Non-Profit Leadership: How to Inspire Innovation

There have been multiple issues facing non-profits in the past several years. The devastating pandemic has had significant impact that has left both clients and staff struggling. Historically many non-profits have struggled with limited funding, resources and staff to achieve their mission. The Great Resignation has also reached into our non-profit world recently and many organizations are having a difficult time finding staff. All that plus the tremendous stress of working with trauma-impacted clients forces non-profit programs to double-down and have to do with just the essentials to survive.

Yet we are in a technologically sophisticated world that requires new ideas, innovation and new approaches to our work with those we serve. Being trauma-informed with new interventions requires more training, new strategies, and a great deal of innovation. With such a need to think “out of the box” with limited resources it can be a significant challenge for leaders to create the innovation required to grow and develop.

One reality of creativity is that it cannot be forced, mandated or controlled. It is something that occurs in the cognitive part of the brain which is the place of calm. The environment must be conducive to safe, calm and low threat surroundings. Mandating innovation is contradictory to its very essence.

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Inspiring innovation means that the environment must be safe, highly motivational, and very brain regulating. This is typically very different from most work environments. Therefore, if we strive to create constructive and innovative think tanks, we need a designated space where there is low stress and distinct separation from the daily routines.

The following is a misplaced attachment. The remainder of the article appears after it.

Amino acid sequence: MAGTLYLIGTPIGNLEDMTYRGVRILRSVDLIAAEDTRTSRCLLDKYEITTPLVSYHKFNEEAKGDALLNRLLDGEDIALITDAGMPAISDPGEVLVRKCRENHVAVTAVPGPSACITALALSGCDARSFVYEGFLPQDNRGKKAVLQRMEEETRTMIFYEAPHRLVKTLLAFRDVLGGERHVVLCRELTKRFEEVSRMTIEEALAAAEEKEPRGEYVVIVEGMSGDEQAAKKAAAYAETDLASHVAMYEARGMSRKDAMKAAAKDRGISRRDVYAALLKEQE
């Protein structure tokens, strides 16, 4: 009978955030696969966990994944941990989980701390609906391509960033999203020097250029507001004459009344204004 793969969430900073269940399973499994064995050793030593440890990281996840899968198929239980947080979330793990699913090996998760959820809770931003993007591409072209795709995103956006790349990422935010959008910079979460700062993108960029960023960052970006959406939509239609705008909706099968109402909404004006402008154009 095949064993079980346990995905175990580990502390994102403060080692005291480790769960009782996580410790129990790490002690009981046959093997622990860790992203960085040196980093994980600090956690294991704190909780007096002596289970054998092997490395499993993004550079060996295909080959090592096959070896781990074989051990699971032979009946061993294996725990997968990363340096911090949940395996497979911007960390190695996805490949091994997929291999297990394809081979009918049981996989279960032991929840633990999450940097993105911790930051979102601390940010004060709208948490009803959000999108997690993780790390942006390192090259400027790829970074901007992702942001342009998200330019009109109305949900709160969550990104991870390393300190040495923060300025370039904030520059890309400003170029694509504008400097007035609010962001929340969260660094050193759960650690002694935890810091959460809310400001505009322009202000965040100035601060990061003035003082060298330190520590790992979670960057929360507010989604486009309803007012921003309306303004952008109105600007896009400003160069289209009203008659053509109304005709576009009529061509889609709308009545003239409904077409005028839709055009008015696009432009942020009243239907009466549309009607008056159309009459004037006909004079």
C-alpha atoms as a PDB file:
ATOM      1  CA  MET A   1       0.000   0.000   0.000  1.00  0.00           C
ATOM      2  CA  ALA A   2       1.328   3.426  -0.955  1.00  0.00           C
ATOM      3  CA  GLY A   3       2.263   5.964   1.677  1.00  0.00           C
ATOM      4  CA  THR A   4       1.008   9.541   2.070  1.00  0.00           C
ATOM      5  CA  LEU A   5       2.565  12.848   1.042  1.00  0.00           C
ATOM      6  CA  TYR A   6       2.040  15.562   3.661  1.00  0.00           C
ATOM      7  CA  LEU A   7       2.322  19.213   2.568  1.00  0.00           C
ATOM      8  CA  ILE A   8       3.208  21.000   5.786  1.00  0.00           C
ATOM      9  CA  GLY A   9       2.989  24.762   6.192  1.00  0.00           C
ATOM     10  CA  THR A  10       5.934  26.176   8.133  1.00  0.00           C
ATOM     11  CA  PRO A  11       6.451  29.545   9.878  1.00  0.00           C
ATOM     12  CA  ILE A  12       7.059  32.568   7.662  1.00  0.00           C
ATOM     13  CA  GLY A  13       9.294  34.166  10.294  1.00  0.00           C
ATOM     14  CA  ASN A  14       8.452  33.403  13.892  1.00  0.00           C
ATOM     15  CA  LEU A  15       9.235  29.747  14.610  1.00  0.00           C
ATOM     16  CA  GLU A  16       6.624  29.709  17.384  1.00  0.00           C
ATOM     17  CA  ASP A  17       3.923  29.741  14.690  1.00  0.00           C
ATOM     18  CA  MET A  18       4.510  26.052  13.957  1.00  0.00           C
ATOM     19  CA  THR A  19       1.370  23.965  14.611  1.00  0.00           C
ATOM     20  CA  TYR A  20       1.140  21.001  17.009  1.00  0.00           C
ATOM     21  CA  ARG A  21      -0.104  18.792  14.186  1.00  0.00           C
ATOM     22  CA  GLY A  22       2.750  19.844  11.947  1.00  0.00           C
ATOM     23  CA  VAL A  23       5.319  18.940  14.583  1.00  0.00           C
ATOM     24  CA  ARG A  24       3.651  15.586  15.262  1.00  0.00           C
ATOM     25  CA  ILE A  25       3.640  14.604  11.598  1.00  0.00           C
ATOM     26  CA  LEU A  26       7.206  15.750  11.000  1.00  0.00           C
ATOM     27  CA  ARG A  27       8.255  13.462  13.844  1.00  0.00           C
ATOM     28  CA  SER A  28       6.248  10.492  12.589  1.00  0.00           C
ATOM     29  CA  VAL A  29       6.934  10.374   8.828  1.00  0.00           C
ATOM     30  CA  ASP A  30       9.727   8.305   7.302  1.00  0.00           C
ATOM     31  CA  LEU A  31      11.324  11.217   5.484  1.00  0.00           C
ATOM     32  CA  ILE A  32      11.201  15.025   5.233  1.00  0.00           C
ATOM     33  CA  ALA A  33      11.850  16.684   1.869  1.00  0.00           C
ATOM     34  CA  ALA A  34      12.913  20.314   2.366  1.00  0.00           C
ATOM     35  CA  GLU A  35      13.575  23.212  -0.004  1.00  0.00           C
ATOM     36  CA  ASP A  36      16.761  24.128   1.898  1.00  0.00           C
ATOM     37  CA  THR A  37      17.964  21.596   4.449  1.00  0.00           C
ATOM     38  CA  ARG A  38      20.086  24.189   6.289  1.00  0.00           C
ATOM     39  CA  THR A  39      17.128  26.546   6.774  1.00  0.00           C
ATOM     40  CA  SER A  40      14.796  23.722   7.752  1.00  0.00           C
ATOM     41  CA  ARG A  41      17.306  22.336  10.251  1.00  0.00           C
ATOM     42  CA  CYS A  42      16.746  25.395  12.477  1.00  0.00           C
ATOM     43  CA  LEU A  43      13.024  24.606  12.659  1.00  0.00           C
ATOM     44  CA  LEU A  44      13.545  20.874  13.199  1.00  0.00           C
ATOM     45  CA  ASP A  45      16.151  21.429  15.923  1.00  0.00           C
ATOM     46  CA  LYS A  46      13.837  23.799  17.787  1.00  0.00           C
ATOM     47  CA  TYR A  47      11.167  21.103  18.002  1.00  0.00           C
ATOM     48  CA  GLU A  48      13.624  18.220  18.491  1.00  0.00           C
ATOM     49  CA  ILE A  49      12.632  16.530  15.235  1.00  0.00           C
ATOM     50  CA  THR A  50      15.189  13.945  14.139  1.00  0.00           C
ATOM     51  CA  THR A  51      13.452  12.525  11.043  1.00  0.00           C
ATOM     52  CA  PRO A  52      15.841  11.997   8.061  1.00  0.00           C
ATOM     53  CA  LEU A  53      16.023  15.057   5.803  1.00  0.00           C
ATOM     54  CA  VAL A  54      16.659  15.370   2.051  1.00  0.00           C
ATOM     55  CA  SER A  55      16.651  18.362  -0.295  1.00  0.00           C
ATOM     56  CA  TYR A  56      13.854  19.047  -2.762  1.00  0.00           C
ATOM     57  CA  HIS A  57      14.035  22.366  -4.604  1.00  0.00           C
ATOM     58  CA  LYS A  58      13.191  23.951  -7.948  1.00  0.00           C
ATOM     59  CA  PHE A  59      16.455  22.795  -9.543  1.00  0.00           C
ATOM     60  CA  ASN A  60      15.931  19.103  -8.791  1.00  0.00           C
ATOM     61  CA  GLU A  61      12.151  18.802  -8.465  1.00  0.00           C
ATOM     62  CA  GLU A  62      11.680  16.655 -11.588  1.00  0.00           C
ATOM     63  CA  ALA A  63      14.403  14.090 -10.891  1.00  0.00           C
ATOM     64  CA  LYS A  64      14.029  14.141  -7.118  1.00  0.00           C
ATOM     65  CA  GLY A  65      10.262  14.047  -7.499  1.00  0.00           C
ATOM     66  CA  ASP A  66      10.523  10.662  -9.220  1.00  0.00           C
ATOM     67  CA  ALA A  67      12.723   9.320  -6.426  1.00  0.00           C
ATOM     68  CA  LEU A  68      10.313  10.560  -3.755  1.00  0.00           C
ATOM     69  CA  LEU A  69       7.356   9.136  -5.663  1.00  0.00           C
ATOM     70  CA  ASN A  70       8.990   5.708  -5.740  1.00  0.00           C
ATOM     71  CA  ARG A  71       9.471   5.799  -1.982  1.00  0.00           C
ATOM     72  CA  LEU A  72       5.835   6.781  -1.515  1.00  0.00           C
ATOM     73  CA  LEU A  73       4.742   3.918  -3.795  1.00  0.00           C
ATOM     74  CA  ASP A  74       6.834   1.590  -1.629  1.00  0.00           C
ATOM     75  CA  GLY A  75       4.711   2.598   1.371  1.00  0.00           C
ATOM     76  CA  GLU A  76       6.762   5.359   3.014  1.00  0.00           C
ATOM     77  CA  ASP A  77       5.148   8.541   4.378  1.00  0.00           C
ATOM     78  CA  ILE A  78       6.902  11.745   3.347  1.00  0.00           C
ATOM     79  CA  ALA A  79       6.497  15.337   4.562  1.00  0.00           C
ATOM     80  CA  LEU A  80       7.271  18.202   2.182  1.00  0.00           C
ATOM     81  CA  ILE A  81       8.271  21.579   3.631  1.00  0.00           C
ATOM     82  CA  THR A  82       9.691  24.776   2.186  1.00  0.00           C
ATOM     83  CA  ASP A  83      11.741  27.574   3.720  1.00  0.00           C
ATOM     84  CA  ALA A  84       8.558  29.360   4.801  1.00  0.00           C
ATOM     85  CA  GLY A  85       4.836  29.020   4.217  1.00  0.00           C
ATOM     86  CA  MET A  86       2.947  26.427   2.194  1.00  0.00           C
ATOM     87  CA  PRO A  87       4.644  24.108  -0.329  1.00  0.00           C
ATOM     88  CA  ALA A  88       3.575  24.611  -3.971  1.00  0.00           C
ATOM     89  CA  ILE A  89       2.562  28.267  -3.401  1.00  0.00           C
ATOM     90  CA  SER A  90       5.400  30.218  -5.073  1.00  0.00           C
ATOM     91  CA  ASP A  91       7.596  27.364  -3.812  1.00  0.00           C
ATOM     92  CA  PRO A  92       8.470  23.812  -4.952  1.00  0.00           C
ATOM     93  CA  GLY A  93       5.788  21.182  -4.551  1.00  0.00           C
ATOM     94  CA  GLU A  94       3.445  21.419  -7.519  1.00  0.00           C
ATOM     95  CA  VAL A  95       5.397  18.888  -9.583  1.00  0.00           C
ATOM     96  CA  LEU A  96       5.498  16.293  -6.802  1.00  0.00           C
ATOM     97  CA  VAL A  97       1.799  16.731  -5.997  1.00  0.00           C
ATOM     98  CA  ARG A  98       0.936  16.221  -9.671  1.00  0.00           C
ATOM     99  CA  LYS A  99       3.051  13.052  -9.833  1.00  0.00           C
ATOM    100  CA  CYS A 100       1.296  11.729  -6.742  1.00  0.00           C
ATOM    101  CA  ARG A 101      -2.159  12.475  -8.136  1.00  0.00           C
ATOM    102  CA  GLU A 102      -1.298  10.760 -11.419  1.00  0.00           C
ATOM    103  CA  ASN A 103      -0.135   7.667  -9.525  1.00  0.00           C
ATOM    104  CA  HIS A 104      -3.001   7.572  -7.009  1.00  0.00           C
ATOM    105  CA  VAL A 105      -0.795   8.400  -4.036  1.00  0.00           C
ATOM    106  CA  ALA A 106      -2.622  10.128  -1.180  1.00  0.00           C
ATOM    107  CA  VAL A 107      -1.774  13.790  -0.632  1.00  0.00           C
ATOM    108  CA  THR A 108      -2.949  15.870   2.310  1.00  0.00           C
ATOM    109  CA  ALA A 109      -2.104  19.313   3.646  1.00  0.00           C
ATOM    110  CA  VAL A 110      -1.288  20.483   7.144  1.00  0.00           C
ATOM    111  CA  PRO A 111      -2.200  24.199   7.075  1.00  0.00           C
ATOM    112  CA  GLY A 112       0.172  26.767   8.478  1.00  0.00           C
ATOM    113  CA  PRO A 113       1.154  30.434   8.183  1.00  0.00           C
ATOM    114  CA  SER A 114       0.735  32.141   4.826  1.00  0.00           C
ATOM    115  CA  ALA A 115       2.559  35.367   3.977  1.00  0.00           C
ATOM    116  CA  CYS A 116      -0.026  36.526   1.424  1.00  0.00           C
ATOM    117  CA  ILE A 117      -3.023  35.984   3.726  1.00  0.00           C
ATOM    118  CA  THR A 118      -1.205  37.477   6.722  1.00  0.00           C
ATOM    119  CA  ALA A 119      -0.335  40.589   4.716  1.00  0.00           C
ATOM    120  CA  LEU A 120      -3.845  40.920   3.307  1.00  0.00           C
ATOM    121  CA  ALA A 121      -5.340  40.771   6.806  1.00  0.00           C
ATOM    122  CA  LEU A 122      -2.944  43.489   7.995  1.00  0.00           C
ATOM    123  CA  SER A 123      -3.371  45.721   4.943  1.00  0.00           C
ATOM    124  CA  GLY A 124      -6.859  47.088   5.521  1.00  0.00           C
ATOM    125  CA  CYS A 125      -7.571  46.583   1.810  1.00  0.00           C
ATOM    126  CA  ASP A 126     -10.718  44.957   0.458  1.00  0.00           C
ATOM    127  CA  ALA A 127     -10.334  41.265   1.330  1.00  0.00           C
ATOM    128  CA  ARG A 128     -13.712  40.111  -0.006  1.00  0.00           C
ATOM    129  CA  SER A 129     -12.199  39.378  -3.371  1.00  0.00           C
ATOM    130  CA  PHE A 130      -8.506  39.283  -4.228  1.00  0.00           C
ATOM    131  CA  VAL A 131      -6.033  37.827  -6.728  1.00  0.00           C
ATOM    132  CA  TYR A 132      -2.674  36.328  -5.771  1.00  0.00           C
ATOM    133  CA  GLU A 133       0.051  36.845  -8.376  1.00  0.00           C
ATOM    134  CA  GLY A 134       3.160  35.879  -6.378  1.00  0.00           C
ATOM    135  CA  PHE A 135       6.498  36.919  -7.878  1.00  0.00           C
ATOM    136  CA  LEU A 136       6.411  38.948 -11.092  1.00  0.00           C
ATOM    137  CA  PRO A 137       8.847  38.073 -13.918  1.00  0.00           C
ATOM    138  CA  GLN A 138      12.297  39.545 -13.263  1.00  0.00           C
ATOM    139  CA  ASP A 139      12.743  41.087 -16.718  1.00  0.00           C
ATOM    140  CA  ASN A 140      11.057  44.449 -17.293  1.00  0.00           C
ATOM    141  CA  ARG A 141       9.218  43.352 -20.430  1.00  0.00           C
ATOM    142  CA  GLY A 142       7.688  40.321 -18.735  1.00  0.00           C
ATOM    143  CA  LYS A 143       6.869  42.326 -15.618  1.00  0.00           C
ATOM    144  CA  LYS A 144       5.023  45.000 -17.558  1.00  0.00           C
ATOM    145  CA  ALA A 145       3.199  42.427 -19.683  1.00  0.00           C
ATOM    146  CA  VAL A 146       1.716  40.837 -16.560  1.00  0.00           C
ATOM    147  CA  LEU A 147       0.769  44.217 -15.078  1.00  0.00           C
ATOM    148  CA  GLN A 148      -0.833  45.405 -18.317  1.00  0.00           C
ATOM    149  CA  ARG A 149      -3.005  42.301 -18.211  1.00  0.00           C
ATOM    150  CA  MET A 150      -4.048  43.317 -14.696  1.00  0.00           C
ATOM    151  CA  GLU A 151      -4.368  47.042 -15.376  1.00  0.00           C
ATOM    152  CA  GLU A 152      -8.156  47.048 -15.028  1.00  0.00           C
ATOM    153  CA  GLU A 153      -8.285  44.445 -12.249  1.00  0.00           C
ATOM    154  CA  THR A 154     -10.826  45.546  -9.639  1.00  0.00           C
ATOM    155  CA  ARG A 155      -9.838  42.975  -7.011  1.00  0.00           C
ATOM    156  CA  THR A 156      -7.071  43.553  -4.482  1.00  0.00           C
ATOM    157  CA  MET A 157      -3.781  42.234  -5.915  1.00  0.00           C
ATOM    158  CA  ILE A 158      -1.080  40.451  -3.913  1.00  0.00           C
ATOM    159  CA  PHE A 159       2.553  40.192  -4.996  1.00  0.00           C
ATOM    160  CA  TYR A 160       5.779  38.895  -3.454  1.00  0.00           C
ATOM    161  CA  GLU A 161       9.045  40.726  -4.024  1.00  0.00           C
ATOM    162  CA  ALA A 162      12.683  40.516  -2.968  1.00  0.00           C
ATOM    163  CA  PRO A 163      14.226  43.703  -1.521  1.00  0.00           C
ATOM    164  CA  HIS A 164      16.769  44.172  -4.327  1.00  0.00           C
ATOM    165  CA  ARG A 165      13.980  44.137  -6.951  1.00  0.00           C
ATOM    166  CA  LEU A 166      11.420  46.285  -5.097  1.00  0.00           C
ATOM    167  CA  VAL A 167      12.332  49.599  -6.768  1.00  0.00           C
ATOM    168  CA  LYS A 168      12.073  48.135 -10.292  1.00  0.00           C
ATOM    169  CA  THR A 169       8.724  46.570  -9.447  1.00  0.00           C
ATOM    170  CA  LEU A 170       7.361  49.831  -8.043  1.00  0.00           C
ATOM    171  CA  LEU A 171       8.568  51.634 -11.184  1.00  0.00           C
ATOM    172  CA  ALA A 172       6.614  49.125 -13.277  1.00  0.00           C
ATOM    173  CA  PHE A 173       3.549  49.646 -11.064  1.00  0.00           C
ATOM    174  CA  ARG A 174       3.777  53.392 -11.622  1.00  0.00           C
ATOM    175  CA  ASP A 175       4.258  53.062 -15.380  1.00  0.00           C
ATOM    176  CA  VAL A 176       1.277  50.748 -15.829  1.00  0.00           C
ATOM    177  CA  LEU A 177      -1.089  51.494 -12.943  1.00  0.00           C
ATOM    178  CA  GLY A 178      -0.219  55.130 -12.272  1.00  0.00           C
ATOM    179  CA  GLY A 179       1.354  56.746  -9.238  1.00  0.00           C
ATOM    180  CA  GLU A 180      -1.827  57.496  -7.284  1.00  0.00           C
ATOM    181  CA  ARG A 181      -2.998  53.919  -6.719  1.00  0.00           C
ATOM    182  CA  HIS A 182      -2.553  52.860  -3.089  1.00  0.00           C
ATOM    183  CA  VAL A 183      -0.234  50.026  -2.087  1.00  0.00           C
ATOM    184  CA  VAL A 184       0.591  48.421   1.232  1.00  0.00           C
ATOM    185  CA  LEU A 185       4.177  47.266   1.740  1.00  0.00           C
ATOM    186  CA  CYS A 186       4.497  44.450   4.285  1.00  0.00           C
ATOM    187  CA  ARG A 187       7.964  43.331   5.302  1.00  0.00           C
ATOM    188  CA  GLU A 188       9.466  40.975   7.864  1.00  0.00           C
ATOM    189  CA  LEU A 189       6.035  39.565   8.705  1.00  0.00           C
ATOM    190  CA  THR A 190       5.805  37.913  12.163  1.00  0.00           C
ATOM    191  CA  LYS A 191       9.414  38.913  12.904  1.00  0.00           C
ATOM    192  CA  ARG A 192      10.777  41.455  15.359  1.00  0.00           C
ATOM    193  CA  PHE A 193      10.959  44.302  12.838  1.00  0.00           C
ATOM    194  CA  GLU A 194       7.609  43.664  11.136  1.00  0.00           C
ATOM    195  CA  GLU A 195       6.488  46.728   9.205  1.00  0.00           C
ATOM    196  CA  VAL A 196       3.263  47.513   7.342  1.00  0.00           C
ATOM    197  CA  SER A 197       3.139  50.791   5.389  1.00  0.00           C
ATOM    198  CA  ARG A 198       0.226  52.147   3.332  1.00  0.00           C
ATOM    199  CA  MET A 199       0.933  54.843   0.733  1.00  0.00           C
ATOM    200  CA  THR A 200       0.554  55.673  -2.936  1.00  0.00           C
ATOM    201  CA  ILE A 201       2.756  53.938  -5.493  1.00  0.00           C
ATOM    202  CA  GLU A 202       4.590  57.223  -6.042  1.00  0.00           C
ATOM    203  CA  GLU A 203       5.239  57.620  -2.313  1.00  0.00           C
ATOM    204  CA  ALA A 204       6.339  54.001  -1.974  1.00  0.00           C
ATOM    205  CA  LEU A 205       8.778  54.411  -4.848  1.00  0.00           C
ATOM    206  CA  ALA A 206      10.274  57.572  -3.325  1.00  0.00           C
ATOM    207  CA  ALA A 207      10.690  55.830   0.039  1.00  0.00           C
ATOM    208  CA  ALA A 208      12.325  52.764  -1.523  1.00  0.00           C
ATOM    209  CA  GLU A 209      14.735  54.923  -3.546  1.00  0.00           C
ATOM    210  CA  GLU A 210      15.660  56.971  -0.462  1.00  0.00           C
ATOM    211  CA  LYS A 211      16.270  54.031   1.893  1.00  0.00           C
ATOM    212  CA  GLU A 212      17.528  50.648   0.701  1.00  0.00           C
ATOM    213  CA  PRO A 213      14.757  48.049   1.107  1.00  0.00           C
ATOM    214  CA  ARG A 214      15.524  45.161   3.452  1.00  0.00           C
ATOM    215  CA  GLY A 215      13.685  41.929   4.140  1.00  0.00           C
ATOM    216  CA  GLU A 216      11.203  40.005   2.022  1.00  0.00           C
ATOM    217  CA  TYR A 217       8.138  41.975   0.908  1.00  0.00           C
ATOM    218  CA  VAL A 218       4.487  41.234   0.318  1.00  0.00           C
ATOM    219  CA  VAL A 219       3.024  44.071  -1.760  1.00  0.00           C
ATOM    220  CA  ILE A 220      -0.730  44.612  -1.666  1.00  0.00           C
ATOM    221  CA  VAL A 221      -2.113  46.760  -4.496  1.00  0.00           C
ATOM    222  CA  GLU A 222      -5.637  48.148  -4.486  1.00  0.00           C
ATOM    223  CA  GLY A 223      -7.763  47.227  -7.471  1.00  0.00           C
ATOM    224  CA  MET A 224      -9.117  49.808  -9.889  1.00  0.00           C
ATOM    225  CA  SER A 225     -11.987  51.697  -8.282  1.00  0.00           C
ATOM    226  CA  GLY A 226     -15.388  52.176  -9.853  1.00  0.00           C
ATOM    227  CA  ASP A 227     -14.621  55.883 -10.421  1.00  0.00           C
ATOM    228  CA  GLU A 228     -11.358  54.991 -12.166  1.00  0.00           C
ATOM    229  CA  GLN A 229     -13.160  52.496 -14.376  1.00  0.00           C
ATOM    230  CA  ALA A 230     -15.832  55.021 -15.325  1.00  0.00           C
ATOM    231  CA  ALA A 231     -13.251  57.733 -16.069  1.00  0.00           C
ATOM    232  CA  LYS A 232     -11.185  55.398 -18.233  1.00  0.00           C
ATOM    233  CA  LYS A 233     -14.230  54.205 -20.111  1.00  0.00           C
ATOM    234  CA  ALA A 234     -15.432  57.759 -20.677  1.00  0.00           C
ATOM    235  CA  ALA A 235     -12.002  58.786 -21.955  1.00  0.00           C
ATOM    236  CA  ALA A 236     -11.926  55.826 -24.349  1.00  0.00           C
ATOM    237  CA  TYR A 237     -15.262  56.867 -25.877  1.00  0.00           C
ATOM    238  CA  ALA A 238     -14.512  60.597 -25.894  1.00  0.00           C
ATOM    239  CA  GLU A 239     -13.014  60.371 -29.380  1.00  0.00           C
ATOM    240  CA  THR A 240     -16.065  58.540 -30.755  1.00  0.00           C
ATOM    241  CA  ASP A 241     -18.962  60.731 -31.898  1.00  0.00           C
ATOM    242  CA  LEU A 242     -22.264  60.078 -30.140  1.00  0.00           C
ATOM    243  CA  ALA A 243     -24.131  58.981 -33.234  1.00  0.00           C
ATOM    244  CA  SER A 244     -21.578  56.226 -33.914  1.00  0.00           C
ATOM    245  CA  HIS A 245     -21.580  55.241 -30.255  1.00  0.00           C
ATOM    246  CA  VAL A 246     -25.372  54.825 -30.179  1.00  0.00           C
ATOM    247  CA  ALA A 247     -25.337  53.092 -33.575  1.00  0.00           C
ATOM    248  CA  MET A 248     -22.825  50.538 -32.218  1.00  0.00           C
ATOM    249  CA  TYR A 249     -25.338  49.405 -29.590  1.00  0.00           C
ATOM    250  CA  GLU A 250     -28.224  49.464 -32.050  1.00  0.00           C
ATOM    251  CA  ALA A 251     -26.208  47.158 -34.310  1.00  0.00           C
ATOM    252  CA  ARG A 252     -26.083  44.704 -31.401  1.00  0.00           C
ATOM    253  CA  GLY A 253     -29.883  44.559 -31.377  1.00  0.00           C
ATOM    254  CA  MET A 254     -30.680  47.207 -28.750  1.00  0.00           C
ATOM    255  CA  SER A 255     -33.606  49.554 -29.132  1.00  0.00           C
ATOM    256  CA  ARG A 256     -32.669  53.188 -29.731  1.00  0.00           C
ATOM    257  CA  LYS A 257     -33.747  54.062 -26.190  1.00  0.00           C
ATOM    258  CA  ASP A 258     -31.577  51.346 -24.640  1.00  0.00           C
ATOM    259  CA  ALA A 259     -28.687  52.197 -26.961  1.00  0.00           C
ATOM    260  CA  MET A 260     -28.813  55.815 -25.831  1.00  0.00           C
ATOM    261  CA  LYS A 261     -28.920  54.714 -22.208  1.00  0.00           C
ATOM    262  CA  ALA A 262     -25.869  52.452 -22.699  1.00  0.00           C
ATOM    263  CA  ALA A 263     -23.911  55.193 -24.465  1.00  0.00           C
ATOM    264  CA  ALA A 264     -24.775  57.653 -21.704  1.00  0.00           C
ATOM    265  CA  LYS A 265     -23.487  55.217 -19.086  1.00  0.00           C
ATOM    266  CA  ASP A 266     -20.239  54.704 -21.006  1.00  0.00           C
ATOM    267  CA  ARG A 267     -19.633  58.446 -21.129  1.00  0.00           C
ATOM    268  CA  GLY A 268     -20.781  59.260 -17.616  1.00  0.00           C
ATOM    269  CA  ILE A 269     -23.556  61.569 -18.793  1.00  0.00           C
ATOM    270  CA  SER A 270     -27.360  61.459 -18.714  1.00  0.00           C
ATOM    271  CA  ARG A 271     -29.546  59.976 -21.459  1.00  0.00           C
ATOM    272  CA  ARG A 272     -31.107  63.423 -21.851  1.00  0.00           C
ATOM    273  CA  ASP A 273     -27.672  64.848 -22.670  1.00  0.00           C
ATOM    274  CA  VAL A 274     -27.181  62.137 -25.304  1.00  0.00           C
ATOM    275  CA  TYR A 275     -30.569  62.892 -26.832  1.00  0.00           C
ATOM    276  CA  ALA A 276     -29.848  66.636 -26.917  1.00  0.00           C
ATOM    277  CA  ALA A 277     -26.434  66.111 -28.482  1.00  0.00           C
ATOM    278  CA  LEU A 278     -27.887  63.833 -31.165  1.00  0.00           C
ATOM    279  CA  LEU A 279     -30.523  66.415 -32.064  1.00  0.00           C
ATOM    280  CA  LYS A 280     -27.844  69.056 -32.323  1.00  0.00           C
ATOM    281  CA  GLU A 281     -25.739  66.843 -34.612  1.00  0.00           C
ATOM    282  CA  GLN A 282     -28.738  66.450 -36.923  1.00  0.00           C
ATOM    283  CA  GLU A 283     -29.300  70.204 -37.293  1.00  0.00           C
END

Another issue to inspire creativity is to find what energizes the key players individually. Usually, most individuals who know their strengths and wish to exercise them are the most creative. It is both logical and intuitive that people who are living in their strengths will be more innovative and productive.

So, if we minimize the stress in the environment and unleash our staff by utilizing their strengths, that is a great beginning. However, we are more likely to be innovative when we have a collective set of ideas. Innovation is conducive when we form groups of colleagues who can feed each other ideas, ask penetrating questions, problem-solve and be in a group dynamic where input is welcomed and there is a great deal of openness to new concepts and perspectives, thus yielding innovation.

Inspiring innovation is an indefinite concept but needs to be very intentional on the part of any leader. If we intend to break out of our antiquated habits and shift to improve our practices and programs, we should consider changing our normal work environments into a place that is safe, non-judgmental, affirming and one that fosters creativity, and is synergistic in using different opinions and options.  It’s important to create these environments so that we can find new ways to innovate, grow and be creative with our future growth steps. This is not a concept that is taught in management school, but it can be measured by its success and the motivation of the people participating.

Gerry Vassar


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